LONDON, 24.08.2000 – Martin Bell, MP, former BBC war correspondent and independent Member of Parliament (UK), is to lead an international “Friends of Filipovic Committee” to support activities on behalf of Miroslav Filipovic, the Serbian journalist jailed for seven years on charges of “espionage” for reporting on war crimes by Yugoslav forces in Kosovo. The Committee, formed today by a coalition of leading international human rights and press freedom groups, reported that Filipovic’s condition in prison is deteriorating. According to his family, surgery required for his heart condition is not available in the Federal Republic of Yugoslavia. “I regard Filipovic as a political prisoner. Everyone who cares about the freedom of the press should support the appeal for his release,” Bell said today. Filipovic, 49, who was recently named European Internet Journalist of the Year, is currently held in a military prison in Nis, southern Serbia, and was visited this week by the International Committee of the Red Cross. The Friends Committee will coordinate efforts to build awareness of the case within Serbia and internationally, and to support Filipovic and his family. A series of rock concerts dedicated to Filipovic are being held in various cities in Serbia, a petition with more than 1,000 names calling for his release has been published in local newspapers, and other activities are planned. The actions take place in advance of elections in Serbia 24 September. Many western governments, international institutions and nongovernmental organisations have issued statements condemning the harsh sentence, handed down in July. Several senior international diplomats and negotiators have also engaged in the case. The Friends Committee has also helped build widespread international press coverage. An appeal of the verdict is expected to be heard this autumn. The Friends Committee appeals for contributions to its Legal Defence and Family Support Fund. The founding members of the Friends Committee are: Amnesty International, Committee to Protect Journalists, the European Centre of the Freedom Forum, Index on Censorship, the Institute for War & Peace Reporting (IWPR), the UK National Union of Journalists and Reporters sans Frontiers. Groups in Serbia associated with the campaign include: Anem/B2-92, Apostrof, the Serbian Association of Independent Journalists and the Citizens’ Parliament of Serbia. All press and free speech organisations are encouraged to join the Committee. For further information on Filipovic and the work of the Committee, or to make a donation, visit , or contact in the UK Anna McTaggert or Mirna Jancic, (4420) 7713 7130.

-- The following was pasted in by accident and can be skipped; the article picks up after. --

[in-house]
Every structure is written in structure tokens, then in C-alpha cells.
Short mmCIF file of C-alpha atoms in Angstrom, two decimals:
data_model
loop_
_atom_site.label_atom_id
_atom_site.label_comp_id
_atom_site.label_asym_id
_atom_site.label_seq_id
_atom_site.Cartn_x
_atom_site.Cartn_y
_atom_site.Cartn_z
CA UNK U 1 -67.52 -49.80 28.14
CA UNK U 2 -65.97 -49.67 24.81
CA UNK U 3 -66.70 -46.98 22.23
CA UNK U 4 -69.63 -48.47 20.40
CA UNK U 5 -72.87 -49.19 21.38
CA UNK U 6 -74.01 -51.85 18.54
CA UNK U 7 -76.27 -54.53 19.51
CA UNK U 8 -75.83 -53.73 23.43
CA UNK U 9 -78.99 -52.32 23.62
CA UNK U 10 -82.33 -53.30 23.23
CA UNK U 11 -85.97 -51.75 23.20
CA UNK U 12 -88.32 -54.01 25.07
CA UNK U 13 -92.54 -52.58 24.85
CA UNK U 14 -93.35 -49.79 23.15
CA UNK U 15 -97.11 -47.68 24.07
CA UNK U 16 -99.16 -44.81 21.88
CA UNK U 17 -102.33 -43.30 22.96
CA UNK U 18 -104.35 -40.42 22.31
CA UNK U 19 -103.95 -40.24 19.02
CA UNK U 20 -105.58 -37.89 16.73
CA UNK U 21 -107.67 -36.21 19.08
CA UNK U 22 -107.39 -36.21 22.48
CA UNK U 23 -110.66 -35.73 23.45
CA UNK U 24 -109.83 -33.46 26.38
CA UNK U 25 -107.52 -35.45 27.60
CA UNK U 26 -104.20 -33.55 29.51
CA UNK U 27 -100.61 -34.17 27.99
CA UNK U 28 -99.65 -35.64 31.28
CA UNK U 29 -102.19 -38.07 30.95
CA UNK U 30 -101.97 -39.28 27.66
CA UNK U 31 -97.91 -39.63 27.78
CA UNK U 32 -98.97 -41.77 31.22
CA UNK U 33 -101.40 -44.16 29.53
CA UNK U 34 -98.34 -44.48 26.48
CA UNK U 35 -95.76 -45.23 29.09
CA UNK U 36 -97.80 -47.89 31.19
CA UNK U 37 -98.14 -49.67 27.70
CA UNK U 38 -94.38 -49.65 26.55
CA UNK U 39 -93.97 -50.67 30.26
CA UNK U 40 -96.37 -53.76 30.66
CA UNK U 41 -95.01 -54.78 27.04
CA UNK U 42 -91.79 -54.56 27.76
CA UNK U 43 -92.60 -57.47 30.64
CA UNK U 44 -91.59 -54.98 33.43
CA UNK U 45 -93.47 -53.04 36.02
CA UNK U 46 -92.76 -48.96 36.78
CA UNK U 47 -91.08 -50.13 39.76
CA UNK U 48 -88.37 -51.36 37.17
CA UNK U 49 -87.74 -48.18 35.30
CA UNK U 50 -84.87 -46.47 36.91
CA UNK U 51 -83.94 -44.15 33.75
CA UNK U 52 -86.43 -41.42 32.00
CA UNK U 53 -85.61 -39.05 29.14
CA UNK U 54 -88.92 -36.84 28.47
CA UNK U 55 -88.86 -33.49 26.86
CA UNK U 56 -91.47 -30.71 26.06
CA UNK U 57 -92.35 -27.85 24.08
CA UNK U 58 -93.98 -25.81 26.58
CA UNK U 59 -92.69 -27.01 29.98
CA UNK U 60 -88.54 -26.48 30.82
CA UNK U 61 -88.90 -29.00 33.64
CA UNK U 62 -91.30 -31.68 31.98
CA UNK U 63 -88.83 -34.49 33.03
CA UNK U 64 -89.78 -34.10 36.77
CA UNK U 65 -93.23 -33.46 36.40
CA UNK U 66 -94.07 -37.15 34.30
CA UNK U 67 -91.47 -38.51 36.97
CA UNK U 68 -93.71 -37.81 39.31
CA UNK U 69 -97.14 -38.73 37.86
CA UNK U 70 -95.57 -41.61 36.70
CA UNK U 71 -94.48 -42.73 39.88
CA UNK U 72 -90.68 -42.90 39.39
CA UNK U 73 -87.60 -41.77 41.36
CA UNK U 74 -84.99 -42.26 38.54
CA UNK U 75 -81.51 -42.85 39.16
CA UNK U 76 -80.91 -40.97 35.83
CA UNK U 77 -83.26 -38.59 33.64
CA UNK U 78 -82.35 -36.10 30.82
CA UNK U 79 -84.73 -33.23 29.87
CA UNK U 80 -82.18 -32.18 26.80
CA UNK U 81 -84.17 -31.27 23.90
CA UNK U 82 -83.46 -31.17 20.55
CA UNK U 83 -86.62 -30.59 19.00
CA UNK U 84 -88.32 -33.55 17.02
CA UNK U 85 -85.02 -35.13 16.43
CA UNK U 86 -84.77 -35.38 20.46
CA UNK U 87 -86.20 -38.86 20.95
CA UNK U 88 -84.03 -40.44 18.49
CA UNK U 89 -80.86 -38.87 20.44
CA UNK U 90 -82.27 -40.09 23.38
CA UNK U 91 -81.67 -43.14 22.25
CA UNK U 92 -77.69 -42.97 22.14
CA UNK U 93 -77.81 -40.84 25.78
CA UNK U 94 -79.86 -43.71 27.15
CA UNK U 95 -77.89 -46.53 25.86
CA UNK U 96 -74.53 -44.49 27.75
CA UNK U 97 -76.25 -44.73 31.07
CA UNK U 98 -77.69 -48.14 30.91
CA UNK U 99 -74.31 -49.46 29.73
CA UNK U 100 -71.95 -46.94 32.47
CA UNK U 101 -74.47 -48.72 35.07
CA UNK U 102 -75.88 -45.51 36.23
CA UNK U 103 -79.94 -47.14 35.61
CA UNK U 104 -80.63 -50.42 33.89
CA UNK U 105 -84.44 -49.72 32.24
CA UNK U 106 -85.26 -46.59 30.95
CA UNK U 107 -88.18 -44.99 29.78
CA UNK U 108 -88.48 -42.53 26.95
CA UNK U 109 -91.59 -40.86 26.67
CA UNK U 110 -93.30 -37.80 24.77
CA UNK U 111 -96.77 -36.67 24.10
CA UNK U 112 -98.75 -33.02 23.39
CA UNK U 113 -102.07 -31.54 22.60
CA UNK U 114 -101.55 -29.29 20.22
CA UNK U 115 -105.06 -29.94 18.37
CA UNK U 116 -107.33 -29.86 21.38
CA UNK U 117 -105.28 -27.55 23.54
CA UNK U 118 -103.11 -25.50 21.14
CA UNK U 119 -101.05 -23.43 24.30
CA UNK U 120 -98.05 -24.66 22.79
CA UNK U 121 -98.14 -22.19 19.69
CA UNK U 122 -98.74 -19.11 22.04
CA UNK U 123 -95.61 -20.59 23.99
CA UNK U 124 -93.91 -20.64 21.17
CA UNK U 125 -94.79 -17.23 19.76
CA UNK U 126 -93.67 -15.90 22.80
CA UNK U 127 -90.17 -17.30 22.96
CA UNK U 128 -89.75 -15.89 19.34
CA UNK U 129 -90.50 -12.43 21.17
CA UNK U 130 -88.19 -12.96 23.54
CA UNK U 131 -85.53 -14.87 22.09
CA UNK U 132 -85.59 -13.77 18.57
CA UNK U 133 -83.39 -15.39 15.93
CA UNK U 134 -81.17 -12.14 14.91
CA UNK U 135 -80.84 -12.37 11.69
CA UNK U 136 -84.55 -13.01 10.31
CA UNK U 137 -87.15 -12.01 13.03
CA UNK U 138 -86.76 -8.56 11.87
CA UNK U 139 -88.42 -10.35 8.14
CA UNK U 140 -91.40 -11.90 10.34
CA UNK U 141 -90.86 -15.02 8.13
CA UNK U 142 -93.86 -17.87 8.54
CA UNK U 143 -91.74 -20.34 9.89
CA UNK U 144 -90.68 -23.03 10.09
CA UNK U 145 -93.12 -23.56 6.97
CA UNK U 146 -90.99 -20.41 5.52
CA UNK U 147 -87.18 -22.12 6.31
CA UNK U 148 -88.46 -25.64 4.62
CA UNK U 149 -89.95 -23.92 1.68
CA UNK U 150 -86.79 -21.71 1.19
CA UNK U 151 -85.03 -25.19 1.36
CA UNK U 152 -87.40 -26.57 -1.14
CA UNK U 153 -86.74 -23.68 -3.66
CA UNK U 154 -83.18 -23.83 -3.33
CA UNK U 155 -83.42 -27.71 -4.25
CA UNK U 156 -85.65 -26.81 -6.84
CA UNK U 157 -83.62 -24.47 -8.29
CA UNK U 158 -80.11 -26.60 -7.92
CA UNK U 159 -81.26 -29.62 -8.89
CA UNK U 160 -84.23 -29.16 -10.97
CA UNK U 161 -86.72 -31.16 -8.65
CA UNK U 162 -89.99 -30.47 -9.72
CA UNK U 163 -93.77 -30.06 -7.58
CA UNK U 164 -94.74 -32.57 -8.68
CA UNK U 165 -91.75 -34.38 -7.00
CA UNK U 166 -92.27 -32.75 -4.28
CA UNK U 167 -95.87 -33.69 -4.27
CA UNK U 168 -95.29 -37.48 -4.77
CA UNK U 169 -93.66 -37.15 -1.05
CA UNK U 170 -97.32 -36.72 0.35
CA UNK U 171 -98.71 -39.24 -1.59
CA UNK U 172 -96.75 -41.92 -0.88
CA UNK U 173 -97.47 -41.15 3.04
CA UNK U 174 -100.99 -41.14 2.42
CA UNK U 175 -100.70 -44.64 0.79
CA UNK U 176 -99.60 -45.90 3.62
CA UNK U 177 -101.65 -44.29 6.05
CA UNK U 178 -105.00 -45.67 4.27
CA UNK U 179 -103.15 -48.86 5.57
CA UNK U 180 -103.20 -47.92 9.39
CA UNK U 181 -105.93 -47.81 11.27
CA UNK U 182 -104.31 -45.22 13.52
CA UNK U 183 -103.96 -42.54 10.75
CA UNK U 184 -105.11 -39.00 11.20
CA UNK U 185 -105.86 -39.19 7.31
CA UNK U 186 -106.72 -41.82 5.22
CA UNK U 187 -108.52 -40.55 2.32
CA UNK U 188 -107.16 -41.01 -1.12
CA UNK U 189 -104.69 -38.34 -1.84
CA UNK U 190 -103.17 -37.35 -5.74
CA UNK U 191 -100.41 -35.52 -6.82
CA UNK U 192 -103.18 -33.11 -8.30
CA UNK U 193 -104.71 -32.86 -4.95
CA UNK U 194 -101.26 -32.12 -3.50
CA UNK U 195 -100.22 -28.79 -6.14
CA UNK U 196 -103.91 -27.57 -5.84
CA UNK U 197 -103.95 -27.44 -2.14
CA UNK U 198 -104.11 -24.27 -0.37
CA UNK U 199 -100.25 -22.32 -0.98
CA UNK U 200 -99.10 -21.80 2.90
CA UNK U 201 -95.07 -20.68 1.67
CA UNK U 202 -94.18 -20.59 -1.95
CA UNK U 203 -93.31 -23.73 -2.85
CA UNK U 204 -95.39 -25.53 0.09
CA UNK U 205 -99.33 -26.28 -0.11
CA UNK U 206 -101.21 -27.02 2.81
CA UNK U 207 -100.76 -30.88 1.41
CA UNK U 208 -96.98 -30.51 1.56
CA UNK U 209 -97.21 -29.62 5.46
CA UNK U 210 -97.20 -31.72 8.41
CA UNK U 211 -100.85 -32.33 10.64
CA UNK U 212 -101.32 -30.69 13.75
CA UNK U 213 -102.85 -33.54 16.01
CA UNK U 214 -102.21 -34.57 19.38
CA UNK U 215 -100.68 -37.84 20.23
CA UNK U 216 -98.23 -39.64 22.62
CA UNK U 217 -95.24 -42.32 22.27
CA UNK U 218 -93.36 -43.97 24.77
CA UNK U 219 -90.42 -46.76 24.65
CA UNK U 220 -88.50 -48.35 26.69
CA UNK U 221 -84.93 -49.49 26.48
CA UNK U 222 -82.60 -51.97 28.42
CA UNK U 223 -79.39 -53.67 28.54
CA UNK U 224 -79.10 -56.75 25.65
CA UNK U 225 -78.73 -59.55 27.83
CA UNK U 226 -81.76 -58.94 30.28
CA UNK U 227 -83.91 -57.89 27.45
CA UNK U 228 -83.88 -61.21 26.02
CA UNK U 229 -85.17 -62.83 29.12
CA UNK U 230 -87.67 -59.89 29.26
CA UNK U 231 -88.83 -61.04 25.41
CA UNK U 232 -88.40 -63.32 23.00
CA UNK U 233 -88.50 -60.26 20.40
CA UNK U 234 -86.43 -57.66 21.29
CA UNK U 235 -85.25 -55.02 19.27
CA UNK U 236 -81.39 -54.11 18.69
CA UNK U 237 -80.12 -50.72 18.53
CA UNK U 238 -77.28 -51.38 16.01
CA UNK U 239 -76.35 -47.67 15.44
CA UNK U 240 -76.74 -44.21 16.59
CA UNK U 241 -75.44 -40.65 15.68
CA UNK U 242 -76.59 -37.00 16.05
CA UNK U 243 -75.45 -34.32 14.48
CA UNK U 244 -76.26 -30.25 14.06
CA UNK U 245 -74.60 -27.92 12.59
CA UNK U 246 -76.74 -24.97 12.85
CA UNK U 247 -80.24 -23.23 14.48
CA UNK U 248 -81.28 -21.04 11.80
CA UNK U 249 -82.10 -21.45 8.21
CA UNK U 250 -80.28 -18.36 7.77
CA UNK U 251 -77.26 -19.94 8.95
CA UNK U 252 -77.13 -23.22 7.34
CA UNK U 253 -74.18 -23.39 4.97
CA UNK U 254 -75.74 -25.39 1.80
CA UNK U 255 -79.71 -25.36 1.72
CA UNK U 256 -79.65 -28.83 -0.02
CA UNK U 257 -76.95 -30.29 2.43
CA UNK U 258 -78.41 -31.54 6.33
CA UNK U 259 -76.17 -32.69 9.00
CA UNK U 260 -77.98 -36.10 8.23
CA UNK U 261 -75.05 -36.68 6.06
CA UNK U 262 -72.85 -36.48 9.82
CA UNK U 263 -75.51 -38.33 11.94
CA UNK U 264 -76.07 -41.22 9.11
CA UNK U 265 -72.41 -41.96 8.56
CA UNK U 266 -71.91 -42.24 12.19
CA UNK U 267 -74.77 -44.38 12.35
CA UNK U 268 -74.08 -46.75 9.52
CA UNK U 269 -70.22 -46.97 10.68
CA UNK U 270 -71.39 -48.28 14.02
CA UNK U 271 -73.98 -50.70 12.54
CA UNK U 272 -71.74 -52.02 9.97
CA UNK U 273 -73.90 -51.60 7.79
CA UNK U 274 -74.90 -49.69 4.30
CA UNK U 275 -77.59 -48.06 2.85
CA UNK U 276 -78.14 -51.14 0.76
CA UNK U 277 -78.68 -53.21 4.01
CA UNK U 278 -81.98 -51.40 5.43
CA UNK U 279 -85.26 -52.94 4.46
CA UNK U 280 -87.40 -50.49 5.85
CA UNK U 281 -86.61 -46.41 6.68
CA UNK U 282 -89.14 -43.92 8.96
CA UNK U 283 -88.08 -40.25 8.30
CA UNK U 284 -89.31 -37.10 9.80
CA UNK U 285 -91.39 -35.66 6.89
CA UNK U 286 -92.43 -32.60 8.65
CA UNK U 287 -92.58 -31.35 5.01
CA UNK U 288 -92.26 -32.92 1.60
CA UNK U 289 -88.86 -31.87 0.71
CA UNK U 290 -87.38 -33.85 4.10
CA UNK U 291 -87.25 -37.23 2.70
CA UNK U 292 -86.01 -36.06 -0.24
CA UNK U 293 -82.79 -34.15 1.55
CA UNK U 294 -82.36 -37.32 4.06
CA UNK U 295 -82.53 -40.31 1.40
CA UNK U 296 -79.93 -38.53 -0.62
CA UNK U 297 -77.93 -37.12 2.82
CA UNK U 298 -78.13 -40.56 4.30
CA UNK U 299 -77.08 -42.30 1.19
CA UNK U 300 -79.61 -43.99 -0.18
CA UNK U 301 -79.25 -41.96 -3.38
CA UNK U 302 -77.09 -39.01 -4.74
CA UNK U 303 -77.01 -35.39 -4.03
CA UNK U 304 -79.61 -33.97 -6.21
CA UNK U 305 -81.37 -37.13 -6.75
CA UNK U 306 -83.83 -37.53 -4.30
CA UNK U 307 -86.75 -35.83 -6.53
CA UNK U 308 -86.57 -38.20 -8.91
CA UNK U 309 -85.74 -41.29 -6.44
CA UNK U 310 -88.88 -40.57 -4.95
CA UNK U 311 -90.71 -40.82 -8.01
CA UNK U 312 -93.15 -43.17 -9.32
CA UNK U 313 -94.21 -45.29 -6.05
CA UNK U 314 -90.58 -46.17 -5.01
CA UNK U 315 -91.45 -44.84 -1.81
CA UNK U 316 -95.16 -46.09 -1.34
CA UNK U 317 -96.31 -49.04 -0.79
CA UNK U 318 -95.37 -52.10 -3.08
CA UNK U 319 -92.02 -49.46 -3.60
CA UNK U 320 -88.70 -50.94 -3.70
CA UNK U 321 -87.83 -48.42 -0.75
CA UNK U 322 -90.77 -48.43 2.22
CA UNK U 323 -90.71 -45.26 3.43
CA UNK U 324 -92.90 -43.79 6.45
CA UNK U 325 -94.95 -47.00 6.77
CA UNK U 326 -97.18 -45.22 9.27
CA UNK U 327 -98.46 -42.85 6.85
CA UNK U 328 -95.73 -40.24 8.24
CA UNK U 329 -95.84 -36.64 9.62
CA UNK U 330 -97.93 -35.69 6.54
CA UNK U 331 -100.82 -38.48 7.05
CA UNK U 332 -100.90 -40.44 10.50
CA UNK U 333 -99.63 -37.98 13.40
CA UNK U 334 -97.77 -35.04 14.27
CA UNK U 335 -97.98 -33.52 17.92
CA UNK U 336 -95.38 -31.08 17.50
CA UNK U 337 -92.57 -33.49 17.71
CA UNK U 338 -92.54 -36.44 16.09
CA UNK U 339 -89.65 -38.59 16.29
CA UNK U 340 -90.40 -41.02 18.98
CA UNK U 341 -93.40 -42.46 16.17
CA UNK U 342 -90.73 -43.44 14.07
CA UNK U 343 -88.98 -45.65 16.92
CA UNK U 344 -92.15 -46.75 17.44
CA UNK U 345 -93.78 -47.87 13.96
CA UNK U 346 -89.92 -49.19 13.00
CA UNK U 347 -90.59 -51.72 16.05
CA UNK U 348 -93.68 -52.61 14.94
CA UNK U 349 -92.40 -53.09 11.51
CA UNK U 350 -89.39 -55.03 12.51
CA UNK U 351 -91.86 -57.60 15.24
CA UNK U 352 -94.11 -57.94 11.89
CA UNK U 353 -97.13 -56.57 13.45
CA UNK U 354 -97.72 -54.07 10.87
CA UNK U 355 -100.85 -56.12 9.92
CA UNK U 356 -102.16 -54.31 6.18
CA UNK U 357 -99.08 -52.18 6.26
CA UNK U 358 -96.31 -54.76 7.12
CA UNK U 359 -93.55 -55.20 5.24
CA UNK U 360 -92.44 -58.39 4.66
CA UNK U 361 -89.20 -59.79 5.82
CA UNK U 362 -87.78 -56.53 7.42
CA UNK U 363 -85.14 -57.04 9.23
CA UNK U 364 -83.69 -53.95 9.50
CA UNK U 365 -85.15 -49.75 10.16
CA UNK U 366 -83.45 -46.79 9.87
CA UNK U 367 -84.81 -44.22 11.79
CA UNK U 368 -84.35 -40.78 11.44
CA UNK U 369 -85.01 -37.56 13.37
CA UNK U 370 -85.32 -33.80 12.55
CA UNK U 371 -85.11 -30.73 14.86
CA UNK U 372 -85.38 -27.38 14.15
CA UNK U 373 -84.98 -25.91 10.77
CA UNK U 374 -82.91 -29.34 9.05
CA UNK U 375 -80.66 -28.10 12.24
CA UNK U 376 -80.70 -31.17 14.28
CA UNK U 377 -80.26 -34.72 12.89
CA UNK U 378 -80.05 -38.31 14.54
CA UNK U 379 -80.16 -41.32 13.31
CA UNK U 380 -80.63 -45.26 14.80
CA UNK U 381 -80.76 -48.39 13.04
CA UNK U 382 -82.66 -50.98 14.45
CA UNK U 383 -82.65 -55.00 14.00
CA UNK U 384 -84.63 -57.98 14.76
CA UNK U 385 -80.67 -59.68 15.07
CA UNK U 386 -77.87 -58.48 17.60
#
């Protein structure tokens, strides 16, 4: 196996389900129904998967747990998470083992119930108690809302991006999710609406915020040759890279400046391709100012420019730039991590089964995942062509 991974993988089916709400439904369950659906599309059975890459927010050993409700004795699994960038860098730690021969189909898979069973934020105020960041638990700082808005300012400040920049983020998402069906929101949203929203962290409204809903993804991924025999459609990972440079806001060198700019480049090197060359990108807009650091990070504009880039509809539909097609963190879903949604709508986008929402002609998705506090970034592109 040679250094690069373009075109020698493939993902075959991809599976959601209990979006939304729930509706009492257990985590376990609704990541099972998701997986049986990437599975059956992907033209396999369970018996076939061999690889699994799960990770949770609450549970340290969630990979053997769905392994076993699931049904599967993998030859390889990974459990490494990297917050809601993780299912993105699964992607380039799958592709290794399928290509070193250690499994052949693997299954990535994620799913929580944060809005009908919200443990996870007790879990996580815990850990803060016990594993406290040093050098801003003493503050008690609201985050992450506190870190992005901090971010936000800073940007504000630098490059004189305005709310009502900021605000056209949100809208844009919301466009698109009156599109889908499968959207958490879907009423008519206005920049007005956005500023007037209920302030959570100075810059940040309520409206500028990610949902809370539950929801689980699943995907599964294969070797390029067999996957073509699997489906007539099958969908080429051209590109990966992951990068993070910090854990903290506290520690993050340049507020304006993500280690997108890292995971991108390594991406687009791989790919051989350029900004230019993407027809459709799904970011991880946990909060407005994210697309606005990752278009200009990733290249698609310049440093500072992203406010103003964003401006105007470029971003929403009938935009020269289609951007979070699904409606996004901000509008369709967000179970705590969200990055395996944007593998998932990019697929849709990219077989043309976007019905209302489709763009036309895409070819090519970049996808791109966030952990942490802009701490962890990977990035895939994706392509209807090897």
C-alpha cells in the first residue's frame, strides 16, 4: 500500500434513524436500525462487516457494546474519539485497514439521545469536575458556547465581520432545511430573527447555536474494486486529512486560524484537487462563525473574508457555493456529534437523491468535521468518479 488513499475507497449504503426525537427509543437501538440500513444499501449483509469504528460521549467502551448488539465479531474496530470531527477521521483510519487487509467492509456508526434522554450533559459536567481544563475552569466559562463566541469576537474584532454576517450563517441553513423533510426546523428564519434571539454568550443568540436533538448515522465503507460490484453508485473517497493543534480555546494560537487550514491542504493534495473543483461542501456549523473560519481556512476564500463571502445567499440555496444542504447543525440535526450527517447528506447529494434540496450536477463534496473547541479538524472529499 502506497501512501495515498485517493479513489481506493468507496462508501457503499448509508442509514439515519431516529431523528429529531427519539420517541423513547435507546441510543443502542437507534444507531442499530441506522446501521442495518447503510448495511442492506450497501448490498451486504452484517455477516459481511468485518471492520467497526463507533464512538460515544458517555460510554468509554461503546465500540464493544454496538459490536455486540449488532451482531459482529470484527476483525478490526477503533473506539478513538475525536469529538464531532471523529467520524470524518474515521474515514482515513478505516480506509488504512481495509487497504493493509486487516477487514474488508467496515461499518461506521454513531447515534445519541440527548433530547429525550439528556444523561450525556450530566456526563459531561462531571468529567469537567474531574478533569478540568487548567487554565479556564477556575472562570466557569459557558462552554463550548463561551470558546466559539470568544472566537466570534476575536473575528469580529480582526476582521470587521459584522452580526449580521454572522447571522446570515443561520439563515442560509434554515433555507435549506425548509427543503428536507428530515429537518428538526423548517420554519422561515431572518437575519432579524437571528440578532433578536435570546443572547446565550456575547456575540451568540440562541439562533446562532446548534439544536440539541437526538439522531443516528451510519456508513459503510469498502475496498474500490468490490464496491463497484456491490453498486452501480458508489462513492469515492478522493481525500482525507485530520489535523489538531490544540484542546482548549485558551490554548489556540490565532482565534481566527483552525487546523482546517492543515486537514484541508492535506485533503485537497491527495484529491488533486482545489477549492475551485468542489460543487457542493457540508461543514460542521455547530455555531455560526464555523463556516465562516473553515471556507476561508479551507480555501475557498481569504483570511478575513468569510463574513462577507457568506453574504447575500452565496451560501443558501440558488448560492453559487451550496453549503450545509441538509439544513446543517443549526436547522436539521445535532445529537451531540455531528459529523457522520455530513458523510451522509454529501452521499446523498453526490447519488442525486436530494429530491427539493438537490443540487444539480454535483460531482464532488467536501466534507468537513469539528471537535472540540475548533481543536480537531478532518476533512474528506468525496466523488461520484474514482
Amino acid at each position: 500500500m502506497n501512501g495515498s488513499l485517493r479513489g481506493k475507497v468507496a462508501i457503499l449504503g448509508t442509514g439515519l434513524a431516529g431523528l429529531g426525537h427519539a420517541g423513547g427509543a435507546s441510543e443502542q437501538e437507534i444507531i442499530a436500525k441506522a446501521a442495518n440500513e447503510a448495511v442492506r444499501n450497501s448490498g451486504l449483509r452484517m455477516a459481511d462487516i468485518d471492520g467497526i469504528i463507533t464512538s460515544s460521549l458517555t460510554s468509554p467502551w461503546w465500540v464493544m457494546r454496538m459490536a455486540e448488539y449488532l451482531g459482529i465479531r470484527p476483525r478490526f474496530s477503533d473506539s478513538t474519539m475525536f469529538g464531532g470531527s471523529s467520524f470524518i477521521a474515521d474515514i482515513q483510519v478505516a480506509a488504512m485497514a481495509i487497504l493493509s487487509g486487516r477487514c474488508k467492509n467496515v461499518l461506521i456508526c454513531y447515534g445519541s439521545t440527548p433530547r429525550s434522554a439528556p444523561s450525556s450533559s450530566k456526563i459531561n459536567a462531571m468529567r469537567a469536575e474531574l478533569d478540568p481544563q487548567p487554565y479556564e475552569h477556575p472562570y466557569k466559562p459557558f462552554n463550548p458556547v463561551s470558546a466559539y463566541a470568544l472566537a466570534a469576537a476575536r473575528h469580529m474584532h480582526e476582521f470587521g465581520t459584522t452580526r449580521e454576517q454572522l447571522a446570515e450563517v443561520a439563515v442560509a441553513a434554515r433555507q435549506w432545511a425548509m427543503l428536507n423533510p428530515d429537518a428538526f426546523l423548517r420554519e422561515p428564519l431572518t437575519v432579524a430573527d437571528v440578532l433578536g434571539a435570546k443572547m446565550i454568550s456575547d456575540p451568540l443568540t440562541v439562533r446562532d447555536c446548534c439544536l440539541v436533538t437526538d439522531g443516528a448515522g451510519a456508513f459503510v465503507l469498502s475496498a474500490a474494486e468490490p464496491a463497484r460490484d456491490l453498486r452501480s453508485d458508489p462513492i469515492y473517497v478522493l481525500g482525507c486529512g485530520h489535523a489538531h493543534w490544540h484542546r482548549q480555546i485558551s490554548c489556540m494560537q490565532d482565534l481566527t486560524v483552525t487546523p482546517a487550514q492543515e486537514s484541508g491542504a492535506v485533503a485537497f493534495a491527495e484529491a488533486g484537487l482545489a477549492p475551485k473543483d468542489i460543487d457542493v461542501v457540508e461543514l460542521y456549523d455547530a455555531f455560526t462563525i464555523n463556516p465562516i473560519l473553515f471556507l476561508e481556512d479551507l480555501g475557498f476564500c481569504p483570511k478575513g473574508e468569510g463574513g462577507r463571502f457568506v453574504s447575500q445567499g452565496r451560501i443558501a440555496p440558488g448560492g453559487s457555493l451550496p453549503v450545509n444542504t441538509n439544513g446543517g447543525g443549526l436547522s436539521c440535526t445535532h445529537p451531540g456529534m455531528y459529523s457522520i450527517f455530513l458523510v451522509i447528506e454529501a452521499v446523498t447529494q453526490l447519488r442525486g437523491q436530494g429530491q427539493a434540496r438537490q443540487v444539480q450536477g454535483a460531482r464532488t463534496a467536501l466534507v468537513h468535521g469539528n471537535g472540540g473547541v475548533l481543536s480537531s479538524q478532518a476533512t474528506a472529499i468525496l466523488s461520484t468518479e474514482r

NIS, 18.08.2000 - The Nis Military Prosecutor has sought to have the seven year prison sentence imposed last month on Kraljevo journalists Miroslav Filipovic increased. Filipovic was sentenced by the Nis Military Court after being convicted of espionage and the dissemination of false information. His lawyer Zoran Ateljevic said today that the prisoner had filed an appeal against the sentence of five years for espionage. The offence carries a maximum penalty of fifteen years' imprisonment. Ateljevic told Beta that the defence would also file appeals alleging violation of the Criminal Proceedings Act and the Criminal Code and for untrue and incomplete investigation results. Belgrade pro-regime media today accused Filipovic of being a traitor, a political propagandist and a NATO puppet who was unable to resist the smell of foreign currency. The article claims that Filipovic, acting on foreign orders, had accused the Yugoslav Army of crimes its members did not and could not commit without being able to support his claims before the Nis Military Court.



NIS, July 25, 2000 -- The Nis Military Court today began hearing charges of espionage and disseminating false information against Kraljevo journalist Miroslav Filipovic. Deputy military prosecutor Aleksandar Kalicanin asked for the court to be closed to the public because classified military information would be presented as evidence. Filipovic, who is a correspondent for France Presse and Belgrade daily Danas, is charged with committing espionage by collecting confidential military information between May 1999 and May 2000 in order to forward it to foreign organisations such as France Presse and the British Institute for Peace. It is alleged that he revealed information about the military and political situation, the activities and morale of soldiers in Yugoslavia and Montenegro and mobilisation in Serbia. The prosecution also alleges that Filipovic committed the crime of disseminating false information and alarming the public by writing in his articles that the Yugoslav Army had committed crimes in Kosovo and attacked and destroyed villages in the province.



BELGRADE, July 10, 2000 The Supreme Military Court in Nis has dismissed a demand for release on bail from the lawyers for jailed Kraljevo journalist Miroslav Filipovic.  According to state-run daily Vecernje novosti, the demand was dismissed on the grounds that the charges of espionage and the dissemination of false information were merited the extension of remand in custody.  The court feared that freeing Filipovic would influence witnesses and invalidate further proceedings against him.  One of Filipovic’s lawyers, Goran Draganic, told Radio B2-92 that this response had not yet been received in writing, but that the information had come on good authority.